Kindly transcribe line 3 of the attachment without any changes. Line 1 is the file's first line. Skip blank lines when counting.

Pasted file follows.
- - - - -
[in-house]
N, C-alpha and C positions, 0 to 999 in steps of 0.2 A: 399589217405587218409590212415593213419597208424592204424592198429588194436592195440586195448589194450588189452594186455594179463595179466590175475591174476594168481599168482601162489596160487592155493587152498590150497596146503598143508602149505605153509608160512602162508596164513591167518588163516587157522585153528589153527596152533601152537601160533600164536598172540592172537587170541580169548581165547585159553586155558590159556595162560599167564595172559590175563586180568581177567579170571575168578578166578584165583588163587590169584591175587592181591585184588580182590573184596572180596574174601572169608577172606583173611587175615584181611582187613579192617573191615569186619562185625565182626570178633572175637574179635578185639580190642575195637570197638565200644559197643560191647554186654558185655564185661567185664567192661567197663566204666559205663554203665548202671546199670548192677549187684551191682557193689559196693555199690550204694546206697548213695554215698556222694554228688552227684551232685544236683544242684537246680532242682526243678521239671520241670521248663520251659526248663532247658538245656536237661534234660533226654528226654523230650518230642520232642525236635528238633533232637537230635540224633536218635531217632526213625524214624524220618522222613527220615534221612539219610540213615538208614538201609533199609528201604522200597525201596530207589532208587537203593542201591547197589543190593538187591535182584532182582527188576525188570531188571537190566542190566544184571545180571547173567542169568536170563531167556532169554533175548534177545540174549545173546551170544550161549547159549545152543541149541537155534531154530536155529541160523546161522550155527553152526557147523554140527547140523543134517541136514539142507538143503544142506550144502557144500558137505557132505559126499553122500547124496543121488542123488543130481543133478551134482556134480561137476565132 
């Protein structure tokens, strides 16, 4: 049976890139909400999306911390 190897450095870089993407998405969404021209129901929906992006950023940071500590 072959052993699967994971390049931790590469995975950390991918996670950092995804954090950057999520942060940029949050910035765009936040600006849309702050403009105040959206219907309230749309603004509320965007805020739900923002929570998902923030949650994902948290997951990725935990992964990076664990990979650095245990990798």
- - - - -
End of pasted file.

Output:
């Protein structure tokens, strides 16, 4: 049976890139909400999306911390 190897450095870089993407998405969404021209129901929906992006950023940071500590 072959052993699967994971390049931790590469995975950390991918996670950092995804954090950057999520942060940029949050910035765009936040600006849309702050403009105040959206219907309230749309603004509320965007805020739900923002929570998902923030949650994902948290997951990725935990992964990076664990990979650095245990990798």